Experiments with magnetic levitation
This is an experiment where a magnet will float between two diamagnetic plates. No electromagnets are needed, no sensors are needed, no current source is needed. Only one other magnet is needed to help balance the force of gravity.
The fixture seen here was purchased from www.magnetlevitation.com and is a very well assembled and thought out demonstrator of diamagnetic levitation. As you remember, diamagnetism is a property of some materials where they repel magnetic fields, both North and South poles. Is it possible to make a magnet float on top of a diamagnetic piece of material? Is it possible to make a piece of diamagnetic material float on top of a magnet? The answer is YES to both of these questions.
With this fixture, we have a magnet that will float between two pieces of pyrolytic graphite, a fairly good diamagnetic material. If it is too close to the graphite on the bottom, it will rise. If it is too close to the graphite on the top, it will drop. Eventually, it will find a happy mid-point where it will hover, or levitate, stably. Since the magnet is a bit heavy, though, a lifter magnet is needed to counteract the force of gravity on the floater magnet. This lifter magnet is seen here at the top of the photo. It is a 1/2" diameter by 1/2" long cylindrical NIB magnet, stuck to the head of a flat-head screw. The screw is used to adjust the distance between the lifter magnet and the floater magnet.
I started the set-up by attaching the lifter magnet to the end of the flat-head screw. Then I moved the adjustable arm, holding the top graphite disk, so that the distance between the graphite disks is about 7mm.
Next, I adjusted the screw of the lifter magnet to be about 20mm above the top surface of the adjustable arm. Then I placed the small cube magnet between the graphite disks to see what would happen.
If the lifter magnet was too close to the floater magnet, the floater magnet would be touching the top disk.
If the lifter magnet was too far away from the floater magnet, the floater magnet would be touching the bottom disk.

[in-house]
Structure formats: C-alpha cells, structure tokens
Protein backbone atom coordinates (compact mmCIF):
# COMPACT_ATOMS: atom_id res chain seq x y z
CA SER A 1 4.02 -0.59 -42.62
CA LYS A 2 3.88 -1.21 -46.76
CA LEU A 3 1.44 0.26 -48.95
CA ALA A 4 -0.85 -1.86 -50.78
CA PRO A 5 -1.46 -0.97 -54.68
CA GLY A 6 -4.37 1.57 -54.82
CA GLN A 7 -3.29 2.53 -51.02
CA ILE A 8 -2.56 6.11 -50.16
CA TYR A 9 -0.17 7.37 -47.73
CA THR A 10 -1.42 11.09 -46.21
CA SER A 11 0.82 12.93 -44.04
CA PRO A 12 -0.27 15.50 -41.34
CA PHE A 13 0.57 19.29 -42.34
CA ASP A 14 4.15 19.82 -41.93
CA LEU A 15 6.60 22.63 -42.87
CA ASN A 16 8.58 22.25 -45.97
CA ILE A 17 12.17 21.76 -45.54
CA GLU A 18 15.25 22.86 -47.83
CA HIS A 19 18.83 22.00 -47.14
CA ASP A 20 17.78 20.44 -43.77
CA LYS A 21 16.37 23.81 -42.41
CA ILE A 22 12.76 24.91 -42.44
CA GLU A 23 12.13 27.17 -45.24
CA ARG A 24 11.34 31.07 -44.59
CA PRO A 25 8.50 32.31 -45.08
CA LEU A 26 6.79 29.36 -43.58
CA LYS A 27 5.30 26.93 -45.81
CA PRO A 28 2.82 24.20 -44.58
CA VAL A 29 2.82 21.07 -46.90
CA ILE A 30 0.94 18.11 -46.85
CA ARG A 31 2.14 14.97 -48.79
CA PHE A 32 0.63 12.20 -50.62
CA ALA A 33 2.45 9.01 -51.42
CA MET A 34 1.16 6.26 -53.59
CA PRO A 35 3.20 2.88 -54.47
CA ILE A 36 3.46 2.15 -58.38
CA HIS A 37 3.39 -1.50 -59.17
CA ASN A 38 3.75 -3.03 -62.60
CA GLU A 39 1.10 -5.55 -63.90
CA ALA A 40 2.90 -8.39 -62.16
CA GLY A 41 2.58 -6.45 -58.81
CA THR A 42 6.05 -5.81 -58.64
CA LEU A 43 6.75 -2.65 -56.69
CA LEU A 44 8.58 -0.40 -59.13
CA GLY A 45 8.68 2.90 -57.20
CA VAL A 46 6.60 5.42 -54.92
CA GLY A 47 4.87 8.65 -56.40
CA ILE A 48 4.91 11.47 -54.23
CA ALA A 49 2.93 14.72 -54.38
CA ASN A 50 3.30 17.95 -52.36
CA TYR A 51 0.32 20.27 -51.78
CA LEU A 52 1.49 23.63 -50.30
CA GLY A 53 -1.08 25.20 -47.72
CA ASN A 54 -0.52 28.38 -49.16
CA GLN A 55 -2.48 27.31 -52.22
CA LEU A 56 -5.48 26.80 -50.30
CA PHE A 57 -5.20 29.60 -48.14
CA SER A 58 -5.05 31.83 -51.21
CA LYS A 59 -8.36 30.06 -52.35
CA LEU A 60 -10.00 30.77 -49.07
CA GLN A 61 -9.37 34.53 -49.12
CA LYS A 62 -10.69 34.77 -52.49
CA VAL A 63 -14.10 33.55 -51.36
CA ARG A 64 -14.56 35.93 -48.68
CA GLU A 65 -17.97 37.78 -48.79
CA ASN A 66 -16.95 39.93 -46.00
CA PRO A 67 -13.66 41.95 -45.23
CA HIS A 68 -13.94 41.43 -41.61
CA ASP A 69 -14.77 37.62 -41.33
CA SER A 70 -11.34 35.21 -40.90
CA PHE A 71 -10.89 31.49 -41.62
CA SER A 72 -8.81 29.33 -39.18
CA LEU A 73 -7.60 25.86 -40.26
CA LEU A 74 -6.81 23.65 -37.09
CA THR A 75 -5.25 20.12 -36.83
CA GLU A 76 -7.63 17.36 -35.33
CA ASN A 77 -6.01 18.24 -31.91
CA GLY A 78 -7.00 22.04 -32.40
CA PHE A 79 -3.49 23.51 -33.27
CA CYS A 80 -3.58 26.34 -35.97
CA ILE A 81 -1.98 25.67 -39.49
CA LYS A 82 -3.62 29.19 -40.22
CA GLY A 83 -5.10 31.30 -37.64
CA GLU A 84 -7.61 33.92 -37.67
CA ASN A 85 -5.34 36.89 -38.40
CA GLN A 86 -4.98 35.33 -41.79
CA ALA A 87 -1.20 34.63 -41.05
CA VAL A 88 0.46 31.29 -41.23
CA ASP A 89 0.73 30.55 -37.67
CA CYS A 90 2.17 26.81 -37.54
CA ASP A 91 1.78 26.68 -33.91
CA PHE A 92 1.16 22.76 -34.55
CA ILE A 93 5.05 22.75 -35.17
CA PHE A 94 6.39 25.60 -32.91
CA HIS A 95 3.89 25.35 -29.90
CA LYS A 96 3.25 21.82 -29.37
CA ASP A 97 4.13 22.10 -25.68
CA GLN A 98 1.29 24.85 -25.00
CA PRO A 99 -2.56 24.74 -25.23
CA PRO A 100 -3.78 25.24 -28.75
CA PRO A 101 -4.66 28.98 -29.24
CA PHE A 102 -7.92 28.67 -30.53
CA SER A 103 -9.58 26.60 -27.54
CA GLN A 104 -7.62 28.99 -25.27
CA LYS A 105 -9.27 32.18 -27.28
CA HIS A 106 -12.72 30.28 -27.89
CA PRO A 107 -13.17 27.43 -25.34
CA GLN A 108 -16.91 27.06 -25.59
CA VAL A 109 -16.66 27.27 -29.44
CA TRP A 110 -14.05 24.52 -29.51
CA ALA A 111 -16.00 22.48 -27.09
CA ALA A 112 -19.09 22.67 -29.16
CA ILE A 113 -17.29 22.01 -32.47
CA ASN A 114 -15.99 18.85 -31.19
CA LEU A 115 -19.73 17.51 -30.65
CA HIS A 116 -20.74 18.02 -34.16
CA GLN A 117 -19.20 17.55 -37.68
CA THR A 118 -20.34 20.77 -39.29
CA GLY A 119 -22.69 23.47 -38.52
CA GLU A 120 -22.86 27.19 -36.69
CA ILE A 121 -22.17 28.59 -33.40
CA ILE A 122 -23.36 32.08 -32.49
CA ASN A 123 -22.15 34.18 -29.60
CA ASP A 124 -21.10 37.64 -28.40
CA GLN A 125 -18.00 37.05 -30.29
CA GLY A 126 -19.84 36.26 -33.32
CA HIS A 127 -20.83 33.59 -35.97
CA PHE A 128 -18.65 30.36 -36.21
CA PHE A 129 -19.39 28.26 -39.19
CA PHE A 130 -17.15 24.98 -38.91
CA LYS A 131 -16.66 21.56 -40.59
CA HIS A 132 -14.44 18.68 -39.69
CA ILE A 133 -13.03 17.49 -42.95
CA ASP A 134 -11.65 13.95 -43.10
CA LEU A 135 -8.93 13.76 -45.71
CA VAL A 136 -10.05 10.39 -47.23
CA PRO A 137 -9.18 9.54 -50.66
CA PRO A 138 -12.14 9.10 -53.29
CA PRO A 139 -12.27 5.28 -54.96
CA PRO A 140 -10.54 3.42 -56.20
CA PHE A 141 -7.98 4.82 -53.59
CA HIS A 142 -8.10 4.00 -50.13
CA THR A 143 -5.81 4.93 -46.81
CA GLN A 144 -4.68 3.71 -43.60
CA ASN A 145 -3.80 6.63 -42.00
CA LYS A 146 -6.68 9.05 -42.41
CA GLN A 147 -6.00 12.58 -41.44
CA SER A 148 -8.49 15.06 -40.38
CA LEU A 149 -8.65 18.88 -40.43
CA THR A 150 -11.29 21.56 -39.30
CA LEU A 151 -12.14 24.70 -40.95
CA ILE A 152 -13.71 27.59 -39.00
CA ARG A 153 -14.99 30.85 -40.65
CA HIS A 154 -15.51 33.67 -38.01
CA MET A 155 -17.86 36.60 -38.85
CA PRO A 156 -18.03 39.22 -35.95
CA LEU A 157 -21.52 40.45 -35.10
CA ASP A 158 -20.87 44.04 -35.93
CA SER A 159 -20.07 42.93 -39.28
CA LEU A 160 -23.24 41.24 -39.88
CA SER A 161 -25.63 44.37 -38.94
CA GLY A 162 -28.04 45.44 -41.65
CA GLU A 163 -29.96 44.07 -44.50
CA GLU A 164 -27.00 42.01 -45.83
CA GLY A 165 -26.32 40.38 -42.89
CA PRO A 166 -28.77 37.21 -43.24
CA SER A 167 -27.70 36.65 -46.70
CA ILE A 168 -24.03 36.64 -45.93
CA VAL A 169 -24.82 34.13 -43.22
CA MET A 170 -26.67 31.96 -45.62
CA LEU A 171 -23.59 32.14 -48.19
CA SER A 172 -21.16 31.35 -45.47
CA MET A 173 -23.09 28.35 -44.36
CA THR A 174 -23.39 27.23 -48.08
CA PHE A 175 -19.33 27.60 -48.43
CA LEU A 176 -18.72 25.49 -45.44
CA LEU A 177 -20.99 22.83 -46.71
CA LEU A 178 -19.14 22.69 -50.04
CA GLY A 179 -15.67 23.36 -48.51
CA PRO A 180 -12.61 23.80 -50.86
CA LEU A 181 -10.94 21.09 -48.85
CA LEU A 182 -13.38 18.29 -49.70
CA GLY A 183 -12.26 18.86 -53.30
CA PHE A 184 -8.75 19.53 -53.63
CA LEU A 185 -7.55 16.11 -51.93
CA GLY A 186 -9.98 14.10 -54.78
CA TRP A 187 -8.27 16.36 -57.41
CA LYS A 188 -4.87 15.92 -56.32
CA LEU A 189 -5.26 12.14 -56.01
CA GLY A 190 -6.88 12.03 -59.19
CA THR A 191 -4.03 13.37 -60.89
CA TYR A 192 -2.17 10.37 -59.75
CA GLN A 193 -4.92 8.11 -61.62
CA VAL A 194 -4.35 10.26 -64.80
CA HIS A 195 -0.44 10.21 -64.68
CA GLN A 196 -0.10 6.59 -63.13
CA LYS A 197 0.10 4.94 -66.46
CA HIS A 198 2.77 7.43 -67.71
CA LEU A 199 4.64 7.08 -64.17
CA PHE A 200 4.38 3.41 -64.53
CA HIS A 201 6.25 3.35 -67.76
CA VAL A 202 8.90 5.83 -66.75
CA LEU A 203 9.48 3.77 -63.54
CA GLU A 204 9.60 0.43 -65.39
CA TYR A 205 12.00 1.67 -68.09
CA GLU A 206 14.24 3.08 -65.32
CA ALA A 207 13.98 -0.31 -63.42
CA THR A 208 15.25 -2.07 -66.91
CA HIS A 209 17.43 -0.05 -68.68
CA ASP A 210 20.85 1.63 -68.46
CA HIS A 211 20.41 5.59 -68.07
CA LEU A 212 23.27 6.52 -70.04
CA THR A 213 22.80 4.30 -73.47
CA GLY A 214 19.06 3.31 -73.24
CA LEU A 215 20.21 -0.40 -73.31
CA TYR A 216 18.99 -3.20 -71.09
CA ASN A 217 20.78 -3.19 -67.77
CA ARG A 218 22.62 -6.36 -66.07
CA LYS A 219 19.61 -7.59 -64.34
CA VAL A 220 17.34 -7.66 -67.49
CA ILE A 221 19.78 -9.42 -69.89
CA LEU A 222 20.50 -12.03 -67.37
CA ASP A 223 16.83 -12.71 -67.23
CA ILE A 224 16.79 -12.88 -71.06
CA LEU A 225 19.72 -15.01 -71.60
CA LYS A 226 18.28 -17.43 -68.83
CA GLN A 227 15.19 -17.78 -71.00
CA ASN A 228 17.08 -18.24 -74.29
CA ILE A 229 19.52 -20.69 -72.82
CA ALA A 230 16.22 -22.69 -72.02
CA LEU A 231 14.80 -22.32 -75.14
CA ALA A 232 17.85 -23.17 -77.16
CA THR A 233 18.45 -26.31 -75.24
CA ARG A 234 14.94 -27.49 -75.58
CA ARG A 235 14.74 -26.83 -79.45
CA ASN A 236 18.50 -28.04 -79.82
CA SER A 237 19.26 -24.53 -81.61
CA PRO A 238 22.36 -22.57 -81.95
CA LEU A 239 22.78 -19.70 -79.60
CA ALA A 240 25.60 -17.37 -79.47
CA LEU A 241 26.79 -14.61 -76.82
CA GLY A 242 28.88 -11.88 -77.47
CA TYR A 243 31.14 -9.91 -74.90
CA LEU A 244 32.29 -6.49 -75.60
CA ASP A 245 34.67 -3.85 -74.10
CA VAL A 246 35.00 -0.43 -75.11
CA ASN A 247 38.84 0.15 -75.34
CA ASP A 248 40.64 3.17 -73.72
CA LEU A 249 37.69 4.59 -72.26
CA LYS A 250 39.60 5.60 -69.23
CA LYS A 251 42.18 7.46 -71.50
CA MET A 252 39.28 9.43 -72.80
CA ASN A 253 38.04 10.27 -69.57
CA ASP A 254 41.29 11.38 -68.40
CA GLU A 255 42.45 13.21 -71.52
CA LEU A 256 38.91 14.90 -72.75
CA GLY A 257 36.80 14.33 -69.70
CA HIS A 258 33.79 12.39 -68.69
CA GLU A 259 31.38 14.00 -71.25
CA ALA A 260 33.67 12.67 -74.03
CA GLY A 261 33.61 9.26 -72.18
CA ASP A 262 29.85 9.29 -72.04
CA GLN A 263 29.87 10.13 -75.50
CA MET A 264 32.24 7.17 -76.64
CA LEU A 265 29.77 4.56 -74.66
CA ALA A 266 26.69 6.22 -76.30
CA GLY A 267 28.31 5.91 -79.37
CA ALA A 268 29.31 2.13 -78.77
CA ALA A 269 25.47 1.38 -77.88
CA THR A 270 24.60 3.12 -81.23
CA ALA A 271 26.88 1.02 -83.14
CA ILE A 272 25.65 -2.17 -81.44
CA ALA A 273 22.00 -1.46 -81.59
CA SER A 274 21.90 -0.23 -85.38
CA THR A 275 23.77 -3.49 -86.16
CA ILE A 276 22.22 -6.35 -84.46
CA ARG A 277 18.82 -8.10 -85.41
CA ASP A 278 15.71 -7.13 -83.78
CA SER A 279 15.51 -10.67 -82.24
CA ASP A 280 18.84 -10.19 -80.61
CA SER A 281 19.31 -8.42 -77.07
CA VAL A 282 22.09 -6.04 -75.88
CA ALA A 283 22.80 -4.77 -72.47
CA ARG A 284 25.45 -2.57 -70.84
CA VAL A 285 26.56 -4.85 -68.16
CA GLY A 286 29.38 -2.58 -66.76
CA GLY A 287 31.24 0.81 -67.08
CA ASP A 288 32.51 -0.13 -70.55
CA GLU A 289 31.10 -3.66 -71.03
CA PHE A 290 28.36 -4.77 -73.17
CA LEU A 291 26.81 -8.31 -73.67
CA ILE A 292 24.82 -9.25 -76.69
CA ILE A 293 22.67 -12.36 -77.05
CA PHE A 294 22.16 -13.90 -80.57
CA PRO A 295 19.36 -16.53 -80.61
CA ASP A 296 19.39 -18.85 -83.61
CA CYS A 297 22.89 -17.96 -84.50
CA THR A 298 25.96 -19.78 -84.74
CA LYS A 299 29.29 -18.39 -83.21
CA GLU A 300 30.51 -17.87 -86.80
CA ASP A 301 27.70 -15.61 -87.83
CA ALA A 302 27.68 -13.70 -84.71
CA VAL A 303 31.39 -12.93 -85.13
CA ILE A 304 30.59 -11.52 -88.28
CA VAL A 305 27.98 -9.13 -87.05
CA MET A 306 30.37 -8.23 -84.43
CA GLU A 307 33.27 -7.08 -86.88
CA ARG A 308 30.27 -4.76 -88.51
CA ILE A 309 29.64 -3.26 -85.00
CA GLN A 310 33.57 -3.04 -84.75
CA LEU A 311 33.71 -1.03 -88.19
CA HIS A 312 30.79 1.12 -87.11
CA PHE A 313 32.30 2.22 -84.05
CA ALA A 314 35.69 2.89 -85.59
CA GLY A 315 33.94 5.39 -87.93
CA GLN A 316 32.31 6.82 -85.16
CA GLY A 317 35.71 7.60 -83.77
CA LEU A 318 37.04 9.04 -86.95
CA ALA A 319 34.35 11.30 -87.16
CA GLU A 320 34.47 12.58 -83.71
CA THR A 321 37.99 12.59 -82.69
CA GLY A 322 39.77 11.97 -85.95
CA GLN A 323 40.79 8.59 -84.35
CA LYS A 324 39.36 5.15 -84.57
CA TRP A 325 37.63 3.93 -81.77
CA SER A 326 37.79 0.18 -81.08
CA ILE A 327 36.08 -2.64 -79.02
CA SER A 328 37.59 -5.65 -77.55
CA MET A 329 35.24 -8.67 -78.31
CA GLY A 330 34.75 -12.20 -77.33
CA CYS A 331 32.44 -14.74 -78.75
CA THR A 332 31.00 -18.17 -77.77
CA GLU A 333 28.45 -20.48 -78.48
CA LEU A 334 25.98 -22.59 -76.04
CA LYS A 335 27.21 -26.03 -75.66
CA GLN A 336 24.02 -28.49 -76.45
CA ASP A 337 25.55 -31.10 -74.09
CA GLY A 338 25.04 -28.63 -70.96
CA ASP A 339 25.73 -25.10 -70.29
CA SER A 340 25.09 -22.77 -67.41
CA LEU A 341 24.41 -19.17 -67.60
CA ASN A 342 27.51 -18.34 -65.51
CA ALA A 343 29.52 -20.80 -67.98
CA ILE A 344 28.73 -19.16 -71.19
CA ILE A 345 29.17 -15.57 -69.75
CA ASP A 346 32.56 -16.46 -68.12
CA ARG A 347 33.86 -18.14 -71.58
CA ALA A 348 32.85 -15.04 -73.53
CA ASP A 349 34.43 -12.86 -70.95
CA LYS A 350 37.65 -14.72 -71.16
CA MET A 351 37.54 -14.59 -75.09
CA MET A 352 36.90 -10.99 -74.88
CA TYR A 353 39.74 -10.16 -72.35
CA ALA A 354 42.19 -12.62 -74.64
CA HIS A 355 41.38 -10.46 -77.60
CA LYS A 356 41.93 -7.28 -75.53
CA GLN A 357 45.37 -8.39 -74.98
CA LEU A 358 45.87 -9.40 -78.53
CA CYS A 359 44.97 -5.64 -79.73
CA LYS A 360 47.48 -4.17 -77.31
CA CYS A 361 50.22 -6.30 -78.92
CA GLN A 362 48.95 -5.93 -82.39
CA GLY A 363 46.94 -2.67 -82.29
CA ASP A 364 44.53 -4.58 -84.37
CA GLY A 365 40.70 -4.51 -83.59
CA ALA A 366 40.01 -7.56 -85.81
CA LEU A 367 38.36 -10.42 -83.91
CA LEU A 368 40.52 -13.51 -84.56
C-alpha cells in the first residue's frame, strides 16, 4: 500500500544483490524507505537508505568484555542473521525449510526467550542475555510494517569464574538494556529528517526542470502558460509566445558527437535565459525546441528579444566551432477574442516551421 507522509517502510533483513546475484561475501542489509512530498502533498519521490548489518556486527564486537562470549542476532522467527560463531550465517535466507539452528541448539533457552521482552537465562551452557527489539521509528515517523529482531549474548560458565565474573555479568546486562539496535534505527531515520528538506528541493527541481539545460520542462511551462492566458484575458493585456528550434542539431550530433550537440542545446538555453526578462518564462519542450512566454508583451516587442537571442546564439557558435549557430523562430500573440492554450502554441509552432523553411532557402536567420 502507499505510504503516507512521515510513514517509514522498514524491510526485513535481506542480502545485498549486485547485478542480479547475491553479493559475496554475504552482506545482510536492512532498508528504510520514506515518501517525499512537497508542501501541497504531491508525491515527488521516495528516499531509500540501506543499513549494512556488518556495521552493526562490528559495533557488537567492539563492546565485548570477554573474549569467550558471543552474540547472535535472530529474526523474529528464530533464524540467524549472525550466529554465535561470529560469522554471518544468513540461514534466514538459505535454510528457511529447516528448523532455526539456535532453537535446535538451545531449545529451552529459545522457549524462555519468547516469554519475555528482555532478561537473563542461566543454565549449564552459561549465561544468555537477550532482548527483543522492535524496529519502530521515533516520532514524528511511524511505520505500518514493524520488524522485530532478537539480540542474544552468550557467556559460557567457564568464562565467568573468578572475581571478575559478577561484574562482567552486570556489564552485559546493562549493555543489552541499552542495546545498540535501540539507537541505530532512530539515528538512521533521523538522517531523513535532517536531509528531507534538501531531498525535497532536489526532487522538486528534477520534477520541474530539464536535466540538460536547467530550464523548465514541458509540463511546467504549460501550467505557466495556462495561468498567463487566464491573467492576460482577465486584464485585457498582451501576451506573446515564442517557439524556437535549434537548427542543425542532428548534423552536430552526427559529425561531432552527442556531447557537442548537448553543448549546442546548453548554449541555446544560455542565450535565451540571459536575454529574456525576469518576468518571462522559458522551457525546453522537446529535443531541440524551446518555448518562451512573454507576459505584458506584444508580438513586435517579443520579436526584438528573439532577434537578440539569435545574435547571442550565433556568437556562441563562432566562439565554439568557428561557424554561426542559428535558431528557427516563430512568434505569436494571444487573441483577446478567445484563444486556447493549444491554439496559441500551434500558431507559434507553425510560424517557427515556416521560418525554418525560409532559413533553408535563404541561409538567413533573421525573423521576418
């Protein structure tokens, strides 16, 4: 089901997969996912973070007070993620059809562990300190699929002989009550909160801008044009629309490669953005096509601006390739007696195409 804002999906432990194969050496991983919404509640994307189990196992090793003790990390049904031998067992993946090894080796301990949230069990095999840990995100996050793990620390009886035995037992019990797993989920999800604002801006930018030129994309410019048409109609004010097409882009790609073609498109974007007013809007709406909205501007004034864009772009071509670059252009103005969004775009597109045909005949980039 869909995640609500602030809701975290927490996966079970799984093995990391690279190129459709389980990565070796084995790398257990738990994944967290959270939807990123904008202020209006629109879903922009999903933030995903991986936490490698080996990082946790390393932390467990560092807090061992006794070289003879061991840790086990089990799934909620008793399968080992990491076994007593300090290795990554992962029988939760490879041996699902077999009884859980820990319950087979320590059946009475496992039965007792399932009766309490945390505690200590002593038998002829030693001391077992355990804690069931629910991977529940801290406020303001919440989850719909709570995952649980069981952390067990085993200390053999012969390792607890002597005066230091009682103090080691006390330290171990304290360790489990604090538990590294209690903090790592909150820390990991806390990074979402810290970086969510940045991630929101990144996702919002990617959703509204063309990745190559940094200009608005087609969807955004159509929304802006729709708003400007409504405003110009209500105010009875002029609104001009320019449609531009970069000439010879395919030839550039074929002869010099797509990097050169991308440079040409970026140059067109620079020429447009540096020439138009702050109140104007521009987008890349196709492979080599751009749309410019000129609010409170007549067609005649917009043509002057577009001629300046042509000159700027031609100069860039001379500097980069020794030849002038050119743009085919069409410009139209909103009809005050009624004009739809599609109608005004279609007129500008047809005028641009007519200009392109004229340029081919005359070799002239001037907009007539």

By carefully adjusting the lifter magnet, I was easily able to get the floater magnet to hover between the two disks as shown here.
I even tried tipping the fixture at an angle to see what would happen. The floater magnet would get close to the edge of the disk and start to drop down since it didn't have the diamagnetic support beneath it.
The two black objects are small spools to which the graphite disks are glued.
Hats off to Seth Troutner for making such an elegant fixture for demonstrating diamagnetic levitation!
He notes a couple of things you should be aware of:
a) temperature variations will cause the floater magnet change its position up or down
b) nearby magnets, steel screws and hinges or a steel table surface will have an affect on the floater magnet
The thing to do is to set this up in the middle of a wooden table.
After you have it working, then you can start having even more fun
trying things like:
1) how will a magnet in your hand about 8" from the floater magnet affect it? (rotate it in your hand)
2) what if you place another magnet below the table?
3) try placing the fixture onto a steel desk
4) what happens when the room temperature increases?
5) what happens when the room temperature decreases?
6) try a different shape for the floater magnet, like a disk or a ring magnet
7) try slipping various pieces of material underneath the lifter magnet like aluminum, copper, brass, lead, paper, an American quarter, a Canadian quarter, wood, your fingers, a shallow glass dish of water, a shallow glass dish of ice, plastic, a CD, etc. What happens to the floater magnet?
8) try building your own levitator
9) try using your fingers for the top and bottom diamagnetic material
10) try building a seismometer using a diamagnetic levitator (or using two of them)
Here are some other links to diamagnetic levitation experiments: